Police Collect Children’s Blood Without Parents’ Consent

Disguised as a tool “to fight crime,” the forced collection of DNA data spreads across China. Even primary and middle school students are not exempt.

by Lu Xiaojing

Since the beginning of 2016, the government of Xinjiang Uyghur Autonomous Region has been collecting DNA samples from Uyghurs and other Muslims to build databases for tracking and monitoring them. As this measure in the name of “maintaining social stability” spreads across mainland China, the CCP is collecting biometric data on an ever-increasing scale. All males, including young children, are now mandated to give blood samples.

Parents are worried

Residents of Guigang, Guilin, Hechi, and Cenxi cities in southern China’s Guangxi Zhuang Autonomous Region reported to Bitter Winter that local police uniformly collected blood samples from primary and middle school boys in November. This has been done without informing their guardians.

“Isn’t it the doctor’s duty to take blood? Why did the police do it?” a parent of a primary school student asked. “Blood samples have been taken from students in many schools, as part of the government’s massive operation. No notice or written communication has been issued to parents. We felt very unsafe.”

When parents demanded to know the reasons for the collection of blood samples from their children, the schools explained that it was needed “to prevent children from being lost or abducted and sold.”

“If it is to prevent children from being lost or abducted, why have samples been taken only from boys and not girls? Because girls won’t be lost? It’s really strange!” another parent questioned the reasoning. The fact that schools were secretive and couldn’t provide adequate explanation raised even more concerns among parents. Some also worried that DNA samples will be used for organ harvesting.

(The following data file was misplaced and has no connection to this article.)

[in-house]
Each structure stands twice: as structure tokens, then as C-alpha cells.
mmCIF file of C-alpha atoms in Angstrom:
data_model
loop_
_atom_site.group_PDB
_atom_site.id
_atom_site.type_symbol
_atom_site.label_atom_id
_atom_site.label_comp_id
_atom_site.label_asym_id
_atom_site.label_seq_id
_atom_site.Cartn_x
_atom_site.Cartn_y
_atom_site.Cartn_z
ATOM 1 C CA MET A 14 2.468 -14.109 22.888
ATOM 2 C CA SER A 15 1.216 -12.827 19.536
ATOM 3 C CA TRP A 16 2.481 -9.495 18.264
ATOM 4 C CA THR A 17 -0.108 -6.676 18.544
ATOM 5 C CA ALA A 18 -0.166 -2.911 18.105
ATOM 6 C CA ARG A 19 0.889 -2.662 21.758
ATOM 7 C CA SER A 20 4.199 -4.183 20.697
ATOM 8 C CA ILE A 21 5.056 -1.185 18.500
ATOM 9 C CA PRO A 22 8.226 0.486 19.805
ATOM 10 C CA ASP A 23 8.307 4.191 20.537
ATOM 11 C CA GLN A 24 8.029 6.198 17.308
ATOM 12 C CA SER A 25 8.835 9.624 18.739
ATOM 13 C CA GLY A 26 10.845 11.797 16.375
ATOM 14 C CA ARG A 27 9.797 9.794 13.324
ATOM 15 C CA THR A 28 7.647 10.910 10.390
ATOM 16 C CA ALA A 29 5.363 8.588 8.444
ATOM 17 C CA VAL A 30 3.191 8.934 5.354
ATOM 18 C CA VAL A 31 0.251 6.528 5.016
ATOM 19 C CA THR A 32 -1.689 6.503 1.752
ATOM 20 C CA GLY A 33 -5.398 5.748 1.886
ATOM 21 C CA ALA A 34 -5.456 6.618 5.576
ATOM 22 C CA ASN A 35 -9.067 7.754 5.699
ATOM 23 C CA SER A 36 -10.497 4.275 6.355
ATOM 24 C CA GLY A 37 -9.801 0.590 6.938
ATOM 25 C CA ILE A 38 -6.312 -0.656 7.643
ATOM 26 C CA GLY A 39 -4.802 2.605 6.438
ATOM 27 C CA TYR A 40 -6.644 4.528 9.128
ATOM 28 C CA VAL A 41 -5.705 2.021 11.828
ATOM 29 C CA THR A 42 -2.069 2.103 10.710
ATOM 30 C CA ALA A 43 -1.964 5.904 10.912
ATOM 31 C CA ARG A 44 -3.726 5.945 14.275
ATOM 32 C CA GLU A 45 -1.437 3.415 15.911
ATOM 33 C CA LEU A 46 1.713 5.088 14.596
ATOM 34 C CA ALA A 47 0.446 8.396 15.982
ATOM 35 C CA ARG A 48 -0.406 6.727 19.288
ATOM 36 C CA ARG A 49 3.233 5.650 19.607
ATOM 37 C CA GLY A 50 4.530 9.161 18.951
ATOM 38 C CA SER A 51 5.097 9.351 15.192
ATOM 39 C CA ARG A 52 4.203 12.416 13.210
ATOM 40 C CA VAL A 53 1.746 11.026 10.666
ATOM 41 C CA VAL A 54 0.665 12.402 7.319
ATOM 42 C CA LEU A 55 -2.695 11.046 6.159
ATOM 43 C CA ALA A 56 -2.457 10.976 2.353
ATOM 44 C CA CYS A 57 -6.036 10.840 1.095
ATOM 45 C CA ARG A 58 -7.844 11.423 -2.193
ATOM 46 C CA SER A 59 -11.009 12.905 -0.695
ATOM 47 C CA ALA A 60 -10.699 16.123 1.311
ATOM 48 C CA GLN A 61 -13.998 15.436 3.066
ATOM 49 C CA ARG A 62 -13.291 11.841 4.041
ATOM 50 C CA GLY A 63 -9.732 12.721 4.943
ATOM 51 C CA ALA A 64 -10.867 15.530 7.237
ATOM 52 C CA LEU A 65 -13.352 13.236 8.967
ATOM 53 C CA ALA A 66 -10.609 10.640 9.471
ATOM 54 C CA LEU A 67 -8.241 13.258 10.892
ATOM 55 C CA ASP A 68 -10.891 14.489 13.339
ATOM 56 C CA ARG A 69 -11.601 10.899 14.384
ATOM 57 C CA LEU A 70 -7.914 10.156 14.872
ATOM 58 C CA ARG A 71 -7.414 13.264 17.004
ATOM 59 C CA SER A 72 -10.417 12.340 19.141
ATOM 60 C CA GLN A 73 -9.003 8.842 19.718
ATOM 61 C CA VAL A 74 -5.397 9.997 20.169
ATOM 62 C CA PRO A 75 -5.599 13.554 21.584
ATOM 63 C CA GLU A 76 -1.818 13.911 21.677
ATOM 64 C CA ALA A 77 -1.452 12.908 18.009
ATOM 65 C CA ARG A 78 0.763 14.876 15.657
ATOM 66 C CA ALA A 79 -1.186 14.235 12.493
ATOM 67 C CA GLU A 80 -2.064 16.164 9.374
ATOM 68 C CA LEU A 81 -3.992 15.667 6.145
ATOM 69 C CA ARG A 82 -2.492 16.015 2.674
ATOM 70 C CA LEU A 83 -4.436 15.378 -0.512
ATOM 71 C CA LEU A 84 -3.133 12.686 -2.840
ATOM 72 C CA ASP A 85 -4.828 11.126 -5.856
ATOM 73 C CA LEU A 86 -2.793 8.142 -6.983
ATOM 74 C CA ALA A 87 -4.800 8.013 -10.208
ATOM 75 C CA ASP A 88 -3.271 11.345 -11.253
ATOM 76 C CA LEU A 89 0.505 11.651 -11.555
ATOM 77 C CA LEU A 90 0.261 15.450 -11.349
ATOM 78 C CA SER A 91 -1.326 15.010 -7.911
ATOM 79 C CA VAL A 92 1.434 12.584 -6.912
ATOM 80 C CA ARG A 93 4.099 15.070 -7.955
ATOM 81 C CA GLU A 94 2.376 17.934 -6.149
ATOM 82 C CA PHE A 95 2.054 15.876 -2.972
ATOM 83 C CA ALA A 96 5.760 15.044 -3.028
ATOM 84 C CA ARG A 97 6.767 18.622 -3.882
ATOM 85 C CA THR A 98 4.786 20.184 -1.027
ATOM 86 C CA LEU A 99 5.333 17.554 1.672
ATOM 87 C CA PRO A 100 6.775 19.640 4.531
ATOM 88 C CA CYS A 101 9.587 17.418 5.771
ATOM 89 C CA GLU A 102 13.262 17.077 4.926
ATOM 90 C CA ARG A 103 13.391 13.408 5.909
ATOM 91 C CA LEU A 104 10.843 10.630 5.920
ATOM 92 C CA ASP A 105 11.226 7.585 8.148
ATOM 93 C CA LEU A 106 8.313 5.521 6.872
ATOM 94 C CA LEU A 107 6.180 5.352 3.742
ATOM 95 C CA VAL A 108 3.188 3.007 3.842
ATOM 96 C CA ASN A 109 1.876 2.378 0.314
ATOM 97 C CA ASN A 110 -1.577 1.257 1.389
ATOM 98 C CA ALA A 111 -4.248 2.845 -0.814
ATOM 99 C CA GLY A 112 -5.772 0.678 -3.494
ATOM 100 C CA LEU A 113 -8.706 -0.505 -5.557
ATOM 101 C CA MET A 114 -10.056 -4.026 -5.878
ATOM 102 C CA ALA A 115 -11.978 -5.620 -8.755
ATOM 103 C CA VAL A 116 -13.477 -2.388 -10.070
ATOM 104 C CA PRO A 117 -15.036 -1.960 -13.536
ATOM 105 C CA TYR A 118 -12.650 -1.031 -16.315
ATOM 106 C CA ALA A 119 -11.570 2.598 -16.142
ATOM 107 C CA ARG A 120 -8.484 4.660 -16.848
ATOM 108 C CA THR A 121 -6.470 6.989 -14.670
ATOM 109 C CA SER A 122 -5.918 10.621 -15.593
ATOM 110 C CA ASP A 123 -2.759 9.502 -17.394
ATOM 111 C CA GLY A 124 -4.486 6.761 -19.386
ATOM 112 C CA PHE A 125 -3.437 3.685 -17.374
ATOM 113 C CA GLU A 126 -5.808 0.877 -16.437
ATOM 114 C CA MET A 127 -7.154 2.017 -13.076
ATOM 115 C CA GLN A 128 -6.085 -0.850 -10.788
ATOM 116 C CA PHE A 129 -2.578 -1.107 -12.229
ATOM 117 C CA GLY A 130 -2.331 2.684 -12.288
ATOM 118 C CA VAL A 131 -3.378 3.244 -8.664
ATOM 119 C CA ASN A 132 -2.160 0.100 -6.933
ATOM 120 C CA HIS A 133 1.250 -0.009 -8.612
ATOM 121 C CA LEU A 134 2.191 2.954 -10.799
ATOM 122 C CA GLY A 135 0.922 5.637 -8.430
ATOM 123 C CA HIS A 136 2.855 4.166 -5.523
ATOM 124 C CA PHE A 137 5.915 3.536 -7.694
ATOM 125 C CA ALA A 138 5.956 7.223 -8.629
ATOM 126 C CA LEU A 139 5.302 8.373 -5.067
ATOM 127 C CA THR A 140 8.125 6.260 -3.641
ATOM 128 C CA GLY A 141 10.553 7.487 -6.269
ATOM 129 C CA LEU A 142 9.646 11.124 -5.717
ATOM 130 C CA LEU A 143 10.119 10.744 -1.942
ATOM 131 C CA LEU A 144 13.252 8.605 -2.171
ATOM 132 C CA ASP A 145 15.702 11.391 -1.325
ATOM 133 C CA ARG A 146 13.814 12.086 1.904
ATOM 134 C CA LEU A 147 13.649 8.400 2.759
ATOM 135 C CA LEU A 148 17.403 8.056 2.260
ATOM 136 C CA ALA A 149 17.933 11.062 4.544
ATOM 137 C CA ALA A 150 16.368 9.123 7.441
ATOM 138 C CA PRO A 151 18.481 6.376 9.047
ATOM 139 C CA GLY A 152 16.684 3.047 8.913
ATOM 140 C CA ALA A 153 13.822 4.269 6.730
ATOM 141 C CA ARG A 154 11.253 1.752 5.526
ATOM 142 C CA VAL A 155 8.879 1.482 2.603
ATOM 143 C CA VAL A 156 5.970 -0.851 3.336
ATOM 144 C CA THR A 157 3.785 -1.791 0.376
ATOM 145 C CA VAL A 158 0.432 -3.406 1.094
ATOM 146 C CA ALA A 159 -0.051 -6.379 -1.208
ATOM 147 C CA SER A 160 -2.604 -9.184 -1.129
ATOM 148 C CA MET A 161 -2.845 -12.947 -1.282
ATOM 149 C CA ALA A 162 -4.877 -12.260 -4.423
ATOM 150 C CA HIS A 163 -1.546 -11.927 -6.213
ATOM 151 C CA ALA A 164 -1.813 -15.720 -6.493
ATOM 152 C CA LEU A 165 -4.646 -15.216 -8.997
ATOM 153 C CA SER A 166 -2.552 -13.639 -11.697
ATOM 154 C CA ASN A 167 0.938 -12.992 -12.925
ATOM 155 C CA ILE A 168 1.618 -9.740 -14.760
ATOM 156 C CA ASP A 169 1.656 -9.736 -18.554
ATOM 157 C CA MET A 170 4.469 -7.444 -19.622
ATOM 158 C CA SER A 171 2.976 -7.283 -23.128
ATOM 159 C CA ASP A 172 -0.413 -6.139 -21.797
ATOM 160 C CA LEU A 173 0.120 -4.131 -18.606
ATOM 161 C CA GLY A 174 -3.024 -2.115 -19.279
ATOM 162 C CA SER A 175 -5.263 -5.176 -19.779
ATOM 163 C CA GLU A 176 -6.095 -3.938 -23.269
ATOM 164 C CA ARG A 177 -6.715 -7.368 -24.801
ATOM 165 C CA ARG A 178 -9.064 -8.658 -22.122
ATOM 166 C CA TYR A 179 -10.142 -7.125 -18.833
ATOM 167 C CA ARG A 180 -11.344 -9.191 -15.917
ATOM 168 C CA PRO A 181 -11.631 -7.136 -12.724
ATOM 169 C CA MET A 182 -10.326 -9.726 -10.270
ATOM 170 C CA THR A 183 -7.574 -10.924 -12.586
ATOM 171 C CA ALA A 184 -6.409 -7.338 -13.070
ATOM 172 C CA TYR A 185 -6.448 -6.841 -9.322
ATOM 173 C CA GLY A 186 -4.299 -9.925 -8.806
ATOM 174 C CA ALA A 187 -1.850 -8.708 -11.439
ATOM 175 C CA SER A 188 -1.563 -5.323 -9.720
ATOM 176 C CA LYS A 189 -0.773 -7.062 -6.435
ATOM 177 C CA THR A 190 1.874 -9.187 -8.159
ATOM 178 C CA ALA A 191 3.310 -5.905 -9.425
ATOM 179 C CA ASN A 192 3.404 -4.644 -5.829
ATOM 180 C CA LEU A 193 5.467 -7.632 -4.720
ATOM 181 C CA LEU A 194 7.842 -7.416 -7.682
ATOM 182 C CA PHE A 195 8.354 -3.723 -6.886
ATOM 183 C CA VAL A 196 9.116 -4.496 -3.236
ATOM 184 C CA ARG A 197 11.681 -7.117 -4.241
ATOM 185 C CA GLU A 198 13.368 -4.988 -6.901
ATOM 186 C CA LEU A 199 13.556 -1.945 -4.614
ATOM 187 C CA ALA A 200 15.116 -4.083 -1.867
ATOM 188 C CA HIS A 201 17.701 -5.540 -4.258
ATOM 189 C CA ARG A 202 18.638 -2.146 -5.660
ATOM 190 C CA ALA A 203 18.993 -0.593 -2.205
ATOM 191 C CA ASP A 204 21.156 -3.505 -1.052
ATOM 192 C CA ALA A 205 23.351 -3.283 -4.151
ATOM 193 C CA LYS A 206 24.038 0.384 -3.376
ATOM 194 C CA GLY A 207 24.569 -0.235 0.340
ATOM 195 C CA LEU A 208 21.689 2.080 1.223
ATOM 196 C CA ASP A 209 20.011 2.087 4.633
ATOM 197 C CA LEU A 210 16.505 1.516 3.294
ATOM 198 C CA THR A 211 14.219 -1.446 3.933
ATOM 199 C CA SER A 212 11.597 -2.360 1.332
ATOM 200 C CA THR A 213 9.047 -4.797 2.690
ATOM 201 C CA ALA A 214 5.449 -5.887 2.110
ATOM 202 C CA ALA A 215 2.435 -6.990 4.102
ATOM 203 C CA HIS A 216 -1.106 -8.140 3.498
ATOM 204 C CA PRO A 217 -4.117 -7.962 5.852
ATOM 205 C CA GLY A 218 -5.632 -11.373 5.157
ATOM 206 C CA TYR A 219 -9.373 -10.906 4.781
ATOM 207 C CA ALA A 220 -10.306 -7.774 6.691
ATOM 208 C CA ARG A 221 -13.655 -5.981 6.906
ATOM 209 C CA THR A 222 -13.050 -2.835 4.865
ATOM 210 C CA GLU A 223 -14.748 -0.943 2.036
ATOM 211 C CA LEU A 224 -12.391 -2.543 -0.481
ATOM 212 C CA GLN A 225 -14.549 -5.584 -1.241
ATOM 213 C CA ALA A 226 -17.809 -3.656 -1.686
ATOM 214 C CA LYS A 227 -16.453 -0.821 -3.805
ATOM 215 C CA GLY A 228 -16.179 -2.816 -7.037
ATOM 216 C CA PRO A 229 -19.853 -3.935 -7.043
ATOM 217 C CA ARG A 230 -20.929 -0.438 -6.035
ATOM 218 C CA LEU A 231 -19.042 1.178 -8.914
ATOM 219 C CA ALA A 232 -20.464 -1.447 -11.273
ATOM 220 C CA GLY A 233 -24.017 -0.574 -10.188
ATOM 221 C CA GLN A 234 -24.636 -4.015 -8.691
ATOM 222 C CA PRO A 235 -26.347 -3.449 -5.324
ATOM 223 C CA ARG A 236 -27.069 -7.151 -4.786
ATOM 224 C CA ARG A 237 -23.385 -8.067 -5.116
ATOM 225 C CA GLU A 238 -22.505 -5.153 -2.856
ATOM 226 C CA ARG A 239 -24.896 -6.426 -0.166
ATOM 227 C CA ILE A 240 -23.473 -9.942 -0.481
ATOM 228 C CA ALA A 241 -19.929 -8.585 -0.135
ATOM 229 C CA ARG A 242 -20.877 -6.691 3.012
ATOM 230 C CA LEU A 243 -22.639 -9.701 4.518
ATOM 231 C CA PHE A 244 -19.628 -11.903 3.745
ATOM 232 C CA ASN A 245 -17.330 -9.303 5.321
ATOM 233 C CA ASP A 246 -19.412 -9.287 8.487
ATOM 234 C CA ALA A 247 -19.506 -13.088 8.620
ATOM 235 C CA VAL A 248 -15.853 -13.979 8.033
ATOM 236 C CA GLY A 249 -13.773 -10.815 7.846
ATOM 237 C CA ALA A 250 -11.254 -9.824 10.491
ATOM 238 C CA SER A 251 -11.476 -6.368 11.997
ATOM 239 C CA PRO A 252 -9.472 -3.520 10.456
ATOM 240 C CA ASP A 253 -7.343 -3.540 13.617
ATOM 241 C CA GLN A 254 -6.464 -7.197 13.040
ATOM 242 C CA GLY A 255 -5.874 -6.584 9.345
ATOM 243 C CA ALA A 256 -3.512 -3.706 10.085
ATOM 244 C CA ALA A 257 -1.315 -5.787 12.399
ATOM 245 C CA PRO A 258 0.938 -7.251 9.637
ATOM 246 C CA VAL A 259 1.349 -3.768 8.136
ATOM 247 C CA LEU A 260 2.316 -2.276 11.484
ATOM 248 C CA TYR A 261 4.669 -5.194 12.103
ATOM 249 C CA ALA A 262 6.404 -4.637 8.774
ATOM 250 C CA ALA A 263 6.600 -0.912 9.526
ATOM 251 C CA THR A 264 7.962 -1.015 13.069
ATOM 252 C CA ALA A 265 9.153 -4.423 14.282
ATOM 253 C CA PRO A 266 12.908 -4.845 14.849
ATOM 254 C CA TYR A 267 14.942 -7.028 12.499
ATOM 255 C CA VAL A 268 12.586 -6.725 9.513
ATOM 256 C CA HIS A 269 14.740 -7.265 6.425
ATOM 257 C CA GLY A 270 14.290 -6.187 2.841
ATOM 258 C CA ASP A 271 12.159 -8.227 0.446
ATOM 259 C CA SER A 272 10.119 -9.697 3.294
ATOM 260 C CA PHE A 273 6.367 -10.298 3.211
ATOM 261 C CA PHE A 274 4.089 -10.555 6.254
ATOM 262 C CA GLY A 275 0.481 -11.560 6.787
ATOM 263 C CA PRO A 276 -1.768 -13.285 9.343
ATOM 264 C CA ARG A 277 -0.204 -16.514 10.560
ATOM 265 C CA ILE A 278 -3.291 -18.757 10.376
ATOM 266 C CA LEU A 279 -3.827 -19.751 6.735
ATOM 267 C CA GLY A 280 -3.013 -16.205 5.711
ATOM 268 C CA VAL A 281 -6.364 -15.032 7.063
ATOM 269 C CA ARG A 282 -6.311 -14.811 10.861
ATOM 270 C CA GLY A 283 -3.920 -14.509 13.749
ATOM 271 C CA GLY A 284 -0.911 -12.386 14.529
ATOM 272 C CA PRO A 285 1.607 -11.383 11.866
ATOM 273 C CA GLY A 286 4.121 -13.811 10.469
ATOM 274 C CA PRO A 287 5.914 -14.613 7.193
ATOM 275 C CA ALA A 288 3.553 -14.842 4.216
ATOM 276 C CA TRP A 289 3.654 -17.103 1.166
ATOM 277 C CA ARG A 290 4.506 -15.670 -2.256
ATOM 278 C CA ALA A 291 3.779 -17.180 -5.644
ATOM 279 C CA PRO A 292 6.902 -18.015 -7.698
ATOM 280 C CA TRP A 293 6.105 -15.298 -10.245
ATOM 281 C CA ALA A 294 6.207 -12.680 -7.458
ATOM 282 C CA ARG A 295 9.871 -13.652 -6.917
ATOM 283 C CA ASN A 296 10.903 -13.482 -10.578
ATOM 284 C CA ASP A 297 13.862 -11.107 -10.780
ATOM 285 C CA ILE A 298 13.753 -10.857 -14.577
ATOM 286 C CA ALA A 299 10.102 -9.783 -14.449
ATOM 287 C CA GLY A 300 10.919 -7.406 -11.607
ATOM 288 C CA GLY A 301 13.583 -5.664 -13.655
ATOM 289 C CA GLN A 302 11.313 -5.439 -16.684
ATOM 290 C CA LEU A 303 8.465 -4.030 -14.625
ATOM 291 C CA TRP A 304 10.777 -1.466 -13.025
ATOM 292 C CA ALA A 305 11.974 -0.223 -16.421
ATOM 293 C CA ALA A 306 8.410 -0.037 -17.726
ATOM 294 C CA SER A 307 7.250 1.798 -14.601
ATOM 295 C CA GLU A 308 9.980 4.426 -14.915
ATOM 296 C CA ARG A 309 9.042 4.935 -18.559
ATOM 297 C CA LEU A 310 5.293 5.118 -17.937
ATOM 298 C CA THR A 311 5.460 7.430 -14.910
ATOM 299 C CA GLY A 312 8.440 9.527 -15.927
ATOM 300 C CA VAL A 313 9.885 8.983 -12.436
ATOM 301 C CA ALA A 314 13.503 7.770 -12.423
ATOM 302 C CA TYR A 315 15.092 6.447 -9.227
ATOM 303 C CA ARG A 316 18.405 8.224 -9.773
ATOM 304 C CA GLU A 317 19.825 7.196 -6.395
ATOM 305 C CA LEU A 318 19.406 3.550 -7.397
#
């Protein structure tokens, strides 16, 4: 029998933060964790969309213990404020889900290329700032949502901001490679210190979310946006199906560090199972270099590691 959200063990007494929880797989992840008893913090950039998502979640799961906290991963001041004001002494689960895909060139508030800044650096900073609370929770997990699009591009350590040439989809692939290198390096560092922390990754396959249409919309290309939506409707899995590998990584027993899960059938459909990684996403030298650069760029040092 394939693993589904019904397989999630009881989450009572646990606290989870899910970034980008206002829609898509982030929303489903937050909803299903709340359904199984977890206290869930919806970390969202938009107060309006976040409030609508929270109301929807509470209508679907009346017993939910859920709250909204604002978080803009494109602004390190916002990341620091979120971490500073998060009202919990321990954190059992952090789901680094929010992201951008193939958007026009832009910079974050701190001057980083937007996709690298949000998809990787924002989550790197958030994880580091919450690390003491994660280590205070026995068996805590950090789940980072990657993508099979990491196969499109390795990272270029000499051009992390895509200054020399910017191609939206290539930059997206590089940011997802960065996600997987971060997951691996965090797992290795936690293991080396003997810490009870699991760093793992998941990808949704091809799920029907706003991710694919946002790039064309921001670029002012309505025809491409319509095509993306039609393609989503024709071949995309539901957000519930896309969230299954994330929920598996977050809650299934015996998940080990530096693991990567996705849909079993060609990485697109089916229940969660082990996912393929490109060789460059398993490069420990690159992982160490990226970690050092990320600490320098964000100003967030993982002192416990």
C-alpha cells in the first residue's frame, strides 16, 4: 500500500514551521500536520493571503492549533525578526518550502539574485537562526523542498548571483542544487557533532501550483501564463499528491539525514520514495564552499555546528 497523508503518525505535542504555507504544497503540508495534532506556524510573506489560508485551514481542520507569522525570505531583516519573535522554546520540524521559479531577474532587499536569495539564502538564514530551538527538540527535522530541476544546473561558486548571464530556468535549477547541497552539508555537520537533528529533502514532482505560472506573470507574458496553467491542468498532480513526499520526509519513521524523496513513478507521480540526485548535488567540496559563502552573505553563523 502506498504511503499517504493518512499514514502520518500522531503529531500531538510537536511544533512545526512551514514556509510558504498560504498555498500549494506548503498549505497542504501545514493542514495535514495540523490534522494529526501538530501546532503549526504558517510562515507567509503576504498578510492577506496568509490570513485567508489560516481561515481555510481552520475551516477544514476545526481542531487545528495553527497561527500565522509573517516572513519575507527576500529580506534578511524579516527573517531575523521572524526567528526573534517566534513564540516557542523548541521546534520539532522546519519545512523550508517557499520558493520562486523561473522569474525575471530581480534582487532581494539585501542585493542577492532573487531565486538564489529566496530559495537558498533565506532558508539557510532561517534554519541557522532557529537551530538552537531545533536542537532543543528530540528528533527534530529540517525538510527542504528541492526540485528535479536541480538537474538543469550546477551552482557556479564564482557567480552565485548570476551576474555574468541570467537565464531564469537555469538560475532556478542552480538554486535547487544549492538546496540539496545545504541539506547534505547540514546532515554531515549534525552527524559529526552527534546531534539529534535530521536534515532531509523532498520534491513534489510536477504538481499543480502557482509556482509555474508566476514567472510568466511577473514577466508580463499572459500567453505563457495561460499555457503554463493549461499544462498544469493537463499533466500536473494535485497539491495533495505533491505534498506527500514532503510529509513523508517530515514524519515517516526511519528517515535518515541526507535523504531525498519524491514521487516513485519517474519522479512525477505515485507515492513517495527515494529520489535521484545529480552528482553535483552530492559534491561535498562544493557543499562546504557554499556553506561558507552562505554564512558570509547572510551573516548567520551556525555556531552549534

“The collection of blood samples is demanded in a government-issued document, which proclaims that they will be used by law enforcement to find criminals. No matter where they escape, the police can locate them,” a teacher from Guilin city told Bitter Winter.

At least 17 schools in Guigang and Guilin cities collected blood from students, claiming that this was being done for a variety of reasons: to find these children if “they commit crimes in the future” or “are abducted and sold,” “to issue new ID cards,” “find out if they take drugs or are ill,” and alike.

Similar incidents have been reported in the southeastern province of Jiangxi. Bitter Winter obtained a document issued by the Public Security Bureau of Chongren county, under the jurisdiction of Jiangxi’s Fuzhou city, which demands the Bureau of Education and Sports to cooperate with the Public Security Bureau in collecting biological information from all the primary and middle school boys in the local area.

The Notice on Demanding Primary and Middle Schools to Cooperate in Collecting Relevant Information from Schoolboys, issued in November by the Public Security Bureau of Chongren county.